I have two functions (of energy) that are imaginary below different energies. These expressions are quite long and unfortunately, when plotting Re@func, I am left with some trash at low energies. What I want is to add the real parts of these equations and plot them (only add parts with energy greater than the imaginary limit to get rid of the trash). One way I thought of doing it was to plot both functions for only energies greater than imaginary limit 1, and imaginary limit 2. Then add those plots together (not like Show[func1, func2], but actually adding the values of both the functions at a given value together, and then plot the resulting line). Is there a function that does that?

I can illustrate by an example: Lets say we have y1 = x + 2, and we only want this function for x greater than 4. Then we have y2 = 2x + 1, and we want that for x greater than 1. Can this be plotted in a neat way or will I have to make two plots (y2 from x = 1 to 4, and y1+y2 from x = 4) and then combine them using Show?

And another question: If I use Show as suggested above, how can I remove the frame that will will appear at x = 4, but at the same time keep the frame around the entire graph?

  • 1
    $\begingroup$ Perhaps define the function to be plotted using Piecewise? What do you mean trash at lower energies though? Can you share the expressions? $\endgroup$
    – MarcoB
    Dec 12, 2018 at 13:35

3 Answers 3

Plot[Piecewise[{{2 x + 1, x < 4 }, {x + 2, x > 4}}], {x, 1, 6}]

Since Plot doesn't display imaginary values, you can simply plot all functions over the whole range:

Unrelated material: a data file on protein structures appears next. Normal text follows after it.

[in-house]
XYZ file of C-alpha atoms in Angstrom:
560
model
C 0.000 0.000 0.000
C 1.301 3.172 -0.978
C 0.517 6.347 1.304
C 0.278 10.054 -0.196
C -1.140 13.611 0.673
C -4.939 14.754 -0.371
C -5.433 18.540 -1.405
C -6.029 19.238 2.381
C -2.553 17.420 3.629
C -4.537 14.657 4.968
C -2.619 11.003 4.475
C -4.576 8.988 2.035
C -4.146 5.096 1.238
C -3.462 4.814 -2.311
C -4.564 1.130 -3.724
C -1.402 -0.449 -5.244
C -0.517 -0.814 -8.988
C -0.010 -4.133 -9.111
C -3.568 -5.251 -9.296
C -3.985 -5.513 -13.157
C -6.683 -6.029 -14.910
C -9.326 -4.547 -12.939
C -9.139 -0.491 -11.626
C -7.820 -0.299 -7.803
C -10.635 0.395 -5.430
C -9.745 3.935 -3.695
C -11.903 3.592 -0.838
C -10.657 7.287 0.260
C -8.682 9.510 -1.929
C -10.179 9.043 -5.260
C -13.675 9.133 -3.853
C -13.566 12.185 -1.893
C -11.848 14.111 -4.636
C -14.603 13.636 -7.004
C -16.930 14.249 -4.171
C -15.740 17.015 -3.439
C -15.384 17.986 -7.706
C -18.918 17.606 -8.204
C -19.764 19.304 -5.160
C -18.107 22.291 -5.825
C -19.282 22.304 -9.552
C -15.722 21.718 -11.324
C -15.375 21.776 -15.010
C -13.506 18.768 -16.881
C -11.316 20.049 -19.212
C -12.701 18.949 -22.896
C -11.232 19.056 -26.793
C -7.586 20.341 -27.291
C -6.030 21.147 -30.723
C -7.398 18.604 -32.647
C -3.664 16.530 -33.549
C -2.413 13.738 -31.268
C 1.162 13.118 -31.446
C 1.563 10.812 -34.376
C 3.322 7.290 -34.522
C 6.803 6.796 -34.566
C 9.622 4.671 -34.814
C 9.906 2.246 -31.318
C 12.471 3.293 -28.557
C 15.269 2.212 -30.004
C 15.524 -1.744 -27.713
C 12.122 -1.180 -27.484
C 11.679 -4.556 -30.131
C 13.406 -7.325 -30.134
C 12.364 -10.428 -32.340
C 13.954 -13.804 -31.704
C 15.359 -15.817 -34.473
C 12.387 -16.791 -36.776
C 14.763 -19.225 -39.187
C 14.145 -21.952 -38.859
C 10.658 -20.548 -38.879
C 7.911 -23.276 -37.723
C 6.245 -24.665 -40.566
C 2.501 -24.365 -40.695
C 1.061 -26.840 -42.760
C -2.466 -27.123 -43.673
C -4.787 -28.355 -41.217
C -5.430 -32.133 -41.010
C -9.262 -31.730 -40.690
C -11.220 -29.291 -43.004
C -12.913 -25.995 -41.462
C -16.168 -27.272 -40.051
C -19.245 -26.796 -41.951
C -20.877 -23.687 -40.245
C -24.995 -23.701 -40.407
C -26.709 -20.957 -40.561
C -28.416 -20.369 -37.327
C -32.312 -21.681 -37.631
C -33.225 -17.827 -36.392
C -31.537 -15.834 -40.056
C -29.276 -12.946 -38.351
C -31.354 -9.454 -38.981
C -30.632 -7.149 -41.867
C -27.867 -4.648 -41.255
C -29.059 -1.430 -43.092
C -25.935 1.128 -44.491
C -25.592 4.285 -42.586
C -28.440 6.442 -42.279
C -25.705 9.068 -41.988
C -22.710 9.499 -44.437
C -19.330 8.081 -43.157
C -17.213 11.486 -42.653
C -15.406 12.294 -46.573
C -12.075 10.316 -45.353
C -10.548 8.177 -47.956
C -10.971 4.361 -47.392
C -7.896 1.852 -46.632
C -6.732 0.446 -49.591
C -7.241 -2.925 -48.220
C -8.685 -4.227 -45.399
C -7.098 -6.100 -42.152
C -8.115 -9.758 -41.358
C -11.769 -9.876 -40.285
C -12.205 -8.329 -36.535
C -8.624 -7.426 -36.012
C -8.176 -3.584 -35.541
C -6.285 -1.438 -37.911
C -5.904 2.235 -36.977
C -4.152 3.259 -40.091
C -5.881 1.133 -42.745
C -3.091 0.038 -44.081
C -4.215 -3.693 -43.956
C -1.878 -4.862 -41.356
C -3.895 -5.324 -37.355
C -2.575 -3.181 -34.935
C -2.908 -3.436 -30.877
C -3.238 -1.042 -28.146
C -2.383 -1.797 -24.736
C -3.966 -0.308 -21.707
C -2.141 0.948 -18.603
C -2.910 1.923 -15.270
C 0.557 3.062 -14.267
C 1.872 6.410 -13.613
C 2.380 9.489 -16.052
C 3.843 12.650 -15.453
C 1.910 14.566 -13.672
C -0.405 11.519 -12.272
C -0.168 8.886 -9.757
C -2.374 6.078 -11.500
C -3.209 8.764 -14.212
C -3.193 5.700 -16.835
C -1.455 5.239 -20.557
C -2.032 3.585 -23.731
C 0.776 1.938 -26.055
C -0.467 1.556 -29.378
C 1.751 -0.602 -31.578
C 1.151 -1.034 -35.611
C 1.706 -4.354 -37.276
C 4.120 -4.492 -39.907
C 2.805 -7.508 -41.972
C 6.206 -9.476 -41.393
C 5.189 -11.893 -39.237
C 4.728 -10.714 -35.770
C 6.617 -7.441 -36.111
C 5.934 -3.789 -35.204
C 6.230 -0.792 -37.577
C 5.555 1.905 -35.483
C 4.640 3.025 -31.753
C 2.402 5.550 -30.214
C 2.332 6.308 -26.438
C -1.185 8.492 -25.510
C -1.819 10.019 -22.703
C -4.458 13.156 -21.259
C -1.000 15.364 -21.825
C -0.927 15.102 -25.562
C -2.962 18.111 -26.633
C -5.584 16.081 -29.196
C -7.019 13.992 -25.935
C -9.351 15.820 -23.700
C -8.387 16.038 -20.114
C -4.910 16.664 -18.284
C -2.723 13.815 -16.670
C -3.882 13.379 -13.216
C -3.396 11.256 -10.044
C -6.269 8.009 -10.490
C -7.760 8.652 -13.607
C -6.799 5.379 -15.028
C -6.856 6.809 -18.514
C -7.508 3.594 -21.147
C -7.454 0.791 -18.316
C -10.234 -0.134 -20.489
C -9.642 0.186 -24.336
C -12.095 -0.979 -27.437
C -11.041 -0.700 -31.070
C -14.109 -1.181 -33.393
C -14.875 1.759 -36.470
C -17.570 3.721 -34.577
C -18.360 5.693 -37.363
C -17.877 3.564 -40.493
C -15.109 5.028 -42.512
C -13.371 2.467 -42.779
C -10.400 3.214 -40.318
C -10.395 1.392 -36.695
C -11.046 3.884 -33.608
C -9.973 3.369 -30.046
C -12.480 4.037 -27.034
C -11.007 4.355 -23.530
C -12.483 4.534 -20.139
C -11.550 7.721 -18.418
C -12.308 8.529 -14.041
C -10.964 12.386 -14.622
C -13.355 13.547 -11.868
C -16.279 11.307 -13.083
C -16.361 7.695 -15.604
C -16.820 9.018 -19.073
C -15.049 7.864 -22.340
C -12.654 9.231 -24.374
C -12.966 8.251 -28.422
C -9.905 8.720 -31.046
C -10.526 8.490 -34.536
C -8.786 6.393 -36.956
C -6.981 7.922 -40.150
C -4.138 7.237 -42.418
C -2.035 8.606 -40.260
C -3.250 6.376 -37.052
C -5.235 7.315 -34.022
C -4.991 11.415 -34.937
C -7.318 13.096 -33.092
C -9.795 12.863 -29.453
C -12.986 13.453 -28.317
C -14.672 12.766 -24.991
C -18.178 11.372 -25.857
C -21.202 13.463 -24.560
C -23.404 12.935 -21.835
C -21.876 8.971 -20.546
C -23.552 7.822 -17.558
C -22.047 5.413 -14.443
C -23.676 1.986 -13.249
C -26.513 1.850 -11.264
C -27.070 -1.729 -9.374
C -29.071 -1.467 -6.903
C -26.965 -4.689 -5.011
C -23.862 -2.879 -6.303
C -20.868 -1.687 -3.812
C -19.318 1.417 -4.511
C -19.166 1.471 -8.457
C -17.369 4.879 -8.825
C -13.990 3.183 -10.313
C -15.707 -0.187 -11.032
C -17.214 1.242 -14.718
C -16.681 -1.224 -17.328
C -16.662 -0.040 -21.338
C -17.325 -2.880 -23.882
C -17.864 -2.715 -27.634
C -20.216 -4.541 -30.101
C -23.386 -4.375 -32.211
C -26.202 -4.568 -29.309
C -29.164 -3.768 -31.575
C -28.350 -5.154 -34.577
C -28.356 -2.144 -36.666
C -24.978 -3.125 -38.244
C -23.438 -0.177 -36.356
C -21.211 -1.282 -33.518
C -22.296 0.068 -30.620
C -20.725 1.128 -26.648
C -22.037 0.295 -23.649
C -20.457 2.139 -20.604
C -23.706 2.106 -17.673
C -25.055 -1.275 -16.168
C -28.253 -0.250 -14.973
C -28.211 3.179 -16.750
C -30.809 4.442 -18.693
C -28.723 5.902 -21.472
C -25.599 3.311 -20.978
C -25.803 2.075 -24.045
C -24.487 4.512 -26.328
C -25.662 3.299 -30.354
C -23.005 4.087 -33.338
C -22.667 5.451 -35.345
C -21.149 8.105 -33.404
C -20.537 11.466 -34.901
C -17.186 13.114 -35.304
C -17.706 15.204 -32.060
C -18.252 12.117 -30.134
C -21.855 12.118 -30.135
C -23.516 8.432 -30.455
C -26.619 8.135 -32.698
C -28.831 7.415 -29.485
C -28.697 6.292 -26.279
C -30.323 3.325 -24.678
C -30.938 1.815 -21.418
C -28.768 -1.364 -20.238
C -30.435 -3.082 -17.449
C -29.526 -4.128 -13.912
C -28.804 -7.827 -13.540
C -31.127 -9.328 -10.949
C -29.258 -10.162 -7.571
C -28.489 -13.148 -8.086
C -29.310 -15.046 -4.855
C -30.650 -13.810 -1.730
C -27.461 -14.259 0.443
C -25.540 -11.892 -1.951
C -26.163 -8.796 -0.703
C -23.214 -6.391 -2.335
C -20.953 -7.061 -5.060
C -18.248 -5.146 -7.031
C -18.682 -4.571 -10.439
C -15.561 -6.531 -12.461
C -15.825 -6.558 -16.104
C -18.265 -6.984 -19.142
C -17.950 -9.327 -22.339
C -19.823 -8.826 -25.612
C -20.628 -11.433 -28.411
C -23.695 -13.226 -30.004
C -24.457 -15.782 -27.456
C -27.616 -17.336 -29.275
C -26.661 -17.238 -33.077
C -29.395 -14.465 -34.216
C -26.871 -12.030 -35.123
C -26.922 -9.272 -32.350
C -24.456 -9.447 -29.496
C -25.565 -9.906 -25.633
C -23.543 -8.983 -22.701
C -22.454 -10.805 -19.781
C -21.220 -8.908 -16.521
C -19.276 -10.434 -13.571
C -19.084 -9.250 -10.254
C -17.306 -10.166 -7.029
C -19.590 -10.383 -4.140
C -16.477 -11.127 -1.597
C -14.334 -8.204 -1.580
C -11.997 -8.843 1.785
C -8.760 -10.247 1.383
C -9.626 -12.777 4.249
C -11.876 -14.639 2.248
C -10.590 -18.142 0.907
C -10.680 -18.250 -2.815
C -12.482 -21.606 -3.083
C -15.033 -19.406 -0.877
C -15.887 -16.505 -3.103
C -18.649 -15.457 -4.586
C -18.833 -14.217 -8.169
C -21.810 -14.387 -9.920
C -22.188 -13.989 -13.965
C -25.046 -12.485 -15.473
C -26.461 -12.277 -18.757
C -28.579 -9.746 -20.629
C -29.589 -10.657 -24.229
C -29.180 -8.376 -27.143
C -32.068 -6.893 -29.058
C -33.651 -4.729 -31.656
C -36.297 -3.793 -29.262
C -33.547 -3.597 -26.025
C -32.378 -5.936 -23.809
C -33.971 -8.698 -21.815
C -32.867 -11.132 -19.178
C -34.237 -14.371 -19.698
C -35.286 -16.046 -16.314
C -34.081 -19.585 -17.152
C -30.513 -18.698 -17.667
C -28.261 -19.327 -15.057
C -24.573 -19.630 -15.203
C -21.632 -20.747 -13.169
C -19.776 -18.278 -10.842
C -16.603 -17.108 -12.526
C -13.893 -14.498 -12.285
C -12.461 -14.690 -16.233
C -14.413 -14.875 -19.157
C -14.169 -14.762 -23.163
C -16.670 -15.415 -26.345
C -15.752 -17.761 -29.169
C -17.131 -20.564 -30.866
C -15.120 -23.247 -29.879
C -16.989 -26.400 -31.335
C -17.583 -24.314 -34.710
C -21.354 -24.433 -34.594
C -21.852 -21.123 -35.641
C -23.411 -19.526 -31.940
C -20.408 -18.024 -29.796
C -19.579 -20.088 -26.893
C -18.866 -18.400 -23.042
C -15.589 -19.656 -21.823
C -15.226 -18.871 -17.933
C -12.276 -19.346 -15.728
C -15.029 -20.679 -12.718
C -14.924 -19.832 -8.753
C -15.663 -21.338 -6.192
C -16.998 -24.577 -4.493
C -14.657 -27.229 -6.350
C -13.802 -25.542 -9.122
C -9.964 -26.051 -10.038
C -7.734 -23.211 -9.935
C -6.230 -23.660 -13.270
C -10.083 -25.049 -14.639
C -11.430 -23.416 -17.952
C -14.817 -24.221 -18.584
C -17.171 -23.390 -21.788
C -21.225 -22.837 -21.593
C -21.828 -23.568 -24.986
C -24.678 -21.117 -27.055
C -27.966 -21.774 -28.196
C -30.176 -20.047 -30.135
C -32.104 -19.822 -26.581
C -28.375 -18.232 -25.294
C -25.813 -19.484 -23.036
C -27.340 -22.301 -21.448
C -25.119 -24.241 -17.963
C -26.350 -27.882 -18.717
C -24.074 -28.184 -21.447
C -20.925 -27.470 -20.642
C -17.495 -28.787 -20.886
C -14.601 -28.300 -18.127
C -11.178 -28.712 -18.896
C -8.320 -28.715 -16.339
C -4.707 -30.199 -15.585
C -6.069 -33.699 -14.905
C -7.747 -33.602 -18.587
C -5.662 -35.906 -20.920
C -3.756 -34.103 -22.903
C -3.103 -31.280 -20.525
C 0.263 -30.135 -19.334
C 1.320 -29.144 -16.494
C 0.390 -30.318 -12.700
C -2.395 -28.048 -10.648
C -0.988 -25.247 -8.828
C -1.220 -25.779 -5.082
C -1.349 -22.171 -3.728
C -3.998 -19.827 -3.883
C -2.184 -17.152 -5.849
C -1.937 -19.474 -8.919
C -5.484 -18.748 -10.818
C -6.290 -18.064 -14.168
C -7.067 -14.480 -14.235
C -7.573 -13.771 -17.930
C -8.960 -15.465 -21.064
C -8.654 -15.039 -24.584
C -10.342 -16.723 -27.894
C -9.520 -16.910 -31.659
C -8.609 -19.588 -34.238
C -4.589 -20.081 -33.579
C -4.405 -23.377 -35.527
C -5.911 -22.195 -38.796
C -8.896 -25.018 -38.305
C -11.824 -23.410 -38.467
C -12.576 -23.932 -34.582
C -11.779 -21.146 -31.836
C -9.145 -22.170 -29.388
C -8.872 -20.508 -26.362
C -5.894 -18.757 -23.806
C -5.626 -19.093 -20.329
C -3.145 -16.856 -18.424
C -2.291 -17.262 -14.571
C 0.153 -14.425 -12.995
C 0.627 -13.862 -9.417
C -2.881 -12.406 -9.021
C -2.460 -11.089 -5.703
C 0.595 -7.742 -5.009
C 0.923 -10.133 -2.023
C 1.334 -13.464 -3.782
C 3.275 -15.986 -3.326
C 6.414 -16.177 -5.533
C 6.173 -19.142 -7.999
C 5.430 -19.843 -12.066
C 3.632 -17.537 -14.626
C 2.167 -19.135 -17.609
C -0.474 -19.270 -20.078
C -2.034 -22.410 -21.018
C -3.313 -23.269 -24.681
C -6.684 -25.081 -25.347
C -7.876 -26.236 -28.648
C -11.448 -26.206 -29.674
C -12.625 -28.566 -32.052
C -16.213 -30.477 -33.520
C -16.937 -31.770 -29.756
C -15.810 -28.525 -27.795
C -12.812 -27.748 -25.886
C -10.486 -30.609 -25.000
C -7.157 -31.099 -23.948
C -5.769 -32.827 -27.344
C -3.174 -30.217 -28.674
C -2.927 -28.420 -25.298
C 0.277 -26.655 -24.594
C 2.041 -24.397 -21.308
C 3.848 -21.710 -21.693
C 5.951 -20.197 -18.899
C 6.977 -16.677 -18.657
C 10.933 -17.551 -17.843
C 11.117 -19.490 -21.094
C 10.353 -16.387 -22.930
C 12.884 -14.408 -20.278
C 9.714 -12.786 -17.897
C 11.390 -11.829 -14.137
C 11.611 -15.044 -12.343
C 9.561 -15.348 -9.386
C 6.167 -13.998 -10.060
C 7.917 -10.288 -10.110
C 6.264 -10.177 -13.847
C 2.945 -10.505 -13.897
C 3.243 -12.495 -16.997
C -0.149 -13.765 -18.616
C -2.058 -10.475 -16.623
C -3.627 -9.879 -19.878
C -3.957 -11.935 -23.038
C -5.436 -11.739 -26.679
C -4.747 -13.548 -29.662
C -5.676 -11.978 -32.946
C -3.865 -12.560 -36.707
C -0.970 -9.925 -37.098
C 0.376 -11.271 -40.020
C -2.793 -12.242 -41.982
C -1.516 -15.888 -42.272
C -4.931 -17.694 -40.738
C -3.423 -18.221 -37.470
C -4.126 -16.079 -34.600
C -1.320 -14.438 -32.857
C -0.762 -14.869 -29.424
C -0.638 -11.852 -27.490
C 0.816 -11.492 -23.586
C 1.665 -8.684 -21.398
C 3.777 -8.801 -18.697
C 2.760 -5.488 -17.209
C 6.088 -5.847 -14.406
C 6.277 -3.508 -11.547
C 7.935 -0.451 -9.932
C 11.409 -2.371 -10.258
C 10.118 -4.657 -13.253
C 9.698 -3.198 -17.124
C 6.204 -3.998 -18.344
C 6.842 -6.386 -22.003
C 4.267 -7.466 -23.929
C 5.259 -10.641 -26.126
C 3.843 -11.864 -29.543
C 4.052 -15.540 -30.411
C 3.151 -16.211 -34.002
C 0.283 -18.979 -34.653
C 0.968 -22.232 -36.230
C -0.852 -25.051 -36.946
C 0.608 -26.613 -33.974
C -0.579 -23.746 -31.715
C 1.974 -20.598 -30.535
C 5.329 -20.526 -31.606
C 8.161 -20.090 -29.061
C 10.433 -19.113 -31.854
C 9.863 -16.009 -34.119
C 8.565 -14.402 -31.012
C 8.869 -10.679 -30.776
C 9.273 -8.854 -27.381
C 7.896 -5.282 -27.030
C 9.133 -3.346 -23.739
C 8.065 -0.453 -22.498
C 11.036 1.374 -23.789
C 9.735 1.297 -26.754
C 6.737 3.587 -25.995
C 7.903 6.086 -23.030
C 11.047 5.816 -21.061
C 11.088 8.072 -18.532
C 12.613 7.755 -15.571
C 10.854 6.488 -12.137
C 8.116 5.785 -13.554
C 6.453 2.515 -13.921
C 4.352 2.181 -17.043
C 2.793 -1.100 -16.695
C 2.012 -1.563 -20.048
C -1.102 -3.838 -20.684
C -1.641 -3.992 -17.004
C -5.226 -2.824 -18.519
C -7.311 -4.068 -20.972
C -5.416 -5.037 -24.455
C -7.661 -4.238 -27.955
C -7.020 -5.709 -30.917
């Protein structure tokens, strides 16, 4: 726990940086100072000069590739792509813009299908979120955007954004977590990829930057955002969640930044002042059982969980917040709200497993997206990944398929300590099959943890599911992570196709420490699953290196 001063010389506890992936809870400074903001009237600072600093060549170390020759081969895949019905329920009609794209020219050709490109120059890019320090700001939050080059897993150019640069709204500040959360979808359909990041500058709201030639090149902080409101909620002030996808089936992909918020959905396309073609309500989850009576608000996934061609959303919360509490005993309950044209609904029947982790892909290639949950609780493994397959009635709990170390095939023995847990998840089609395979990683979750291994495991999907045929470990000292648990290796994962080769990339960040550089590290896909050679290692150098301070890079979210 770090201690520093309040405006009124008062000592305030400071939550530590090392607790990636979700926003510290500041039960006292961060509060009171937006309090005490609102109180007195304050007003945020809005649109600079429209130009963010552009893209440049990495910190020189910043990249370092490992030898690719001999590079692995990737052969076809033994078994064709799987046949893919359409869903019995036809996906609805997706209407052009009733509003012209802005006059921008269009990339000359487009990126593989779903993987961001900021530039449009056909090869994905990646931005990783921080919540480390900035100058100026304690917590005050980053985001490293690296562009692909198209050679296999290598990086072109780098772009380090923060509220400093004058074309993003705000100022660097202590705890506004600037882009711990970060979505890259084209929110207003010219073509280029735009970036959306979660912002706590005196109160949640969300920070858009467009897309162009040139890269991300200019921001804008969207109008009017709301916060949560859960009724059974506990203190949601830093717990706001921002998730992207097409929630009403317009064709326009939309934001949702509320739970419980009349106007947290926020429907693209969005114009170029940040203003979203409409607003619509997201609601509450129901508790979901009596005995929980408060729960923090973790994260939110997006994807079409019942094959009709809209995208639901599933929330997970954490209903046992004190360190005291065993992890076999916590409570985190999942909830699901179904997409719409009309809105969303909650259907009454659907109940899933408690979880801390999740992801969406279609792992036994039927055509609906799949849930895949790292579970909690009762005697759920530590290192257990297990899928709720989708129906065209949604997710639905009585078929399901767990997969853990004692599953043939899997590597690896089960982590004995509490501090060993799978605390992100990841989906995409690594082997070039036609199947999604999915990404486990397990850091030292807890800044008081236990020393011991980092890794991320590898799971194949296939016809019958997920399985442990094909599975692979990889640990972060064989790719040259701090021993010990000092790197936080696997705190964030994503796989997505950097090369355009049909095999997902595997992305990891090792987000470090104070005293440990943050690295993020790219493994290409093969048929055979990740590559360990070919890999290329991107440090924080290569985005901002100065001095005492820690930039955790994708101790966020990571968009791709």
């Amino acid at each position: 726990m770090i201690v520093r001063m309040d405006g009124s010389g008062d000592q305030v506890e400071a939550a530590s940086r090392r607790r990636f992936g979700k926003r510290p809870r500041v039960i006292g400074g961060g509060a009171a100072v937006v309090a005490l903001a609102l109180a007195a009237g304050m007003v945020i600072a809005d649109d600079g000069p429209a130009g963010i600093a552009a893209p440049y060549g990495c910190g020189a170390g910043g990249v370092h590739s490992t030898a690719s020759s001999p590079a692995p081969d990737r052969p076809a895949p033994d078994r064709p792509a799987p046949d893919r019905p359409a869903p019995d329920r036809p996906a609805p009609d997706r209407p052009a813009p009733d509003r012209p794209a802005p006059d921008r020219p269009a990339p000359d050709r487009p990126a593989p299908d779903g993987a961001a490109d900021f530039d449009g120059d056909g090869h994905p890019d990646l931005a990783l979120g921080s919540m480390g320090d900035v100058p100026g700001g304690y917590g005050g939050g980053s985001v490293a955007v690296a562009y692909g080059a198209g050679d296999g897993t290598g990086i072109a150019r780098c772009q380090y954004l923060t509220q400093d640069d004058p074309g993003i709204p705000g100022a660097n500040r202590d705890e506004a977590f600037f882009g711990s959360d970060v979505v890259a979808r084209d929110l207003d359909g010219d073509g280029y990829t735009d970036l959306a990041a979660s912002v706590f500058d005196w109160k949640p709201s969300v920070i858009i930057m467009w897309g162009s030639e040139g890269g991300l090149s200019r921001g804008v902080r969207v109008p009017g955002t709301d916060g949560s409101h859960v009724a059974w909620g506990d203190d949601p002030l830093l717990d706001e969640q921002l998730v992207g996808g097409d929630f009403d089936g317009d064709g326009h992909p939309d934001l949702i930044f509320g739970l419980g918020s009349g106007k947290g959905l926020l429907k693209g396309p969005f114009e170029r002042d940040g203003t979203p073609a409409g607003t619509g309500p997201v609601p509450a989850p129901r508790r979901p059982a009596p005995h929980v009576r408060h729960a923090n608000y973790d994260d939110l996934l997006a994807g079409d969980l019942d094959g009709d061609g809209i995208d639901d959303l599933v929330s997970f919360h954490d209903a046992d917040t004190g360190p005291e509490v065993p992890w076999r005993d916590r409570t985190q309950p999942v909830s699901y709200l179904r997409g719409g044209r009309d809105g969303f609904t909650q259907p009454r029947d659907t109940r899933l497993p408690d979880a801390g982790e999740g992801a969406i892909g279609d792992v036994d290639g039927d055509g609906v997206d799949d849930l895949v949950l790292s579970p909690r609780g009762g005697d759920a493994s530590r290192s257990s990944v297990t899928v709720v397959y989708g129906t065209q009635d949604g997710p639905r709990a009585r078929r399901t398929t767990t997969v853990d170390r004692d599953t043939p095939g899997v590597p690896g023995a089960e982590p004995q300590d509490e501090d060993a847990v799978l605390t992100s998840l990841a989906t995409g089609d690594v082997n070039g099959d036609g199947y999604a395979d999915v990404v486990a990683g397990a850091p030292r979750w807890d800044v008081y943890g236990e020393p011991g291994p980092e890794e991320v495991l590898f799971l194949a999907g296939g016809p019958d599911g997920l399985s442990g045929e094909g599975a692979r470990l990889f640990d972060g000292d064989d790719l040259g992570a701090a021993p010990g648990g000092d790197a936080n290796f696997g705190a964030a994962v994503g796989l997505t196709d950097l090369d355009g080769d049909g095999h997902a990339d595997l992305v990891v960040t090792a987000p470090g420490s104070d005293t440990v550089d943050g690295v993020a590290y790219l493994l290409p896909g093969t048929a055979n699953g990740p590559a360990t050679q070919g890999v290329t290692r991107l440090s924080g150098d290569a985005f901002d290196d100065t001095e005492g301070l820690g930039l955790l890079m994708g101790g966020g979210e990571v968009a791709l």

f1[z_] := 2 Sqrt[z - 3]

f2[z_] := 3 Sqrt[z - 1]

Plot[{f1[z], f2[z], f1[z] + f2[z]}, {z, 0, 4}]

enter image description here

If you want to explicitly prevent the other parts from being displayed, the following might work:

clean[x_] /; Re[x] > 1 := x
clean[x_] := Indeterminate

  clean[f1[z]] + clean[f2[z]]
 {z, 0, 4},
 PlotRange -> {0, 8}

enter image description here

This (ab)uses the fact that Plot also doesn't show Indeterminate values, and also the fact that Indeterminate+1 is again Indeterminate, so as soon as one function is not defined, the result will not be plotted. Note that I've used the condition Re[x]>1 instead of Im[x]==0 (which is what you probably want) since the plot would look the same in the case of my example otherwise.

  • $\begingroup$ Think you are missing the definition of clean here. $\endgroup$
    – SPPearce
    Dec 12, 2018 at 16:34
  • $\begingroup$ @KraZug Thanks for pointing that out, should be fixed now $\endgroup$
    – Lukas Lang
    Dec 12, 2018 at 16:36

You can also use ConditionalExpression:

Plot[{ConditionalExpression[2 x + 1, x <= 4], 
     ConditionalExpression[2 + x, x >= 4], 
     2 x + 1 + Boole[x >= 4] (x + 2)}, 
 {x, 1, 6}, 
 PlotStyle -> {Thick, Thick, 
    Directive[{Opacity[.5], Dashing[{.03, .01}], CapForm["Round"], AbsoluteThickness[7]}]},
 ImageSize -> Medium, PlotLegends -> "Expressions"]

enter image description here


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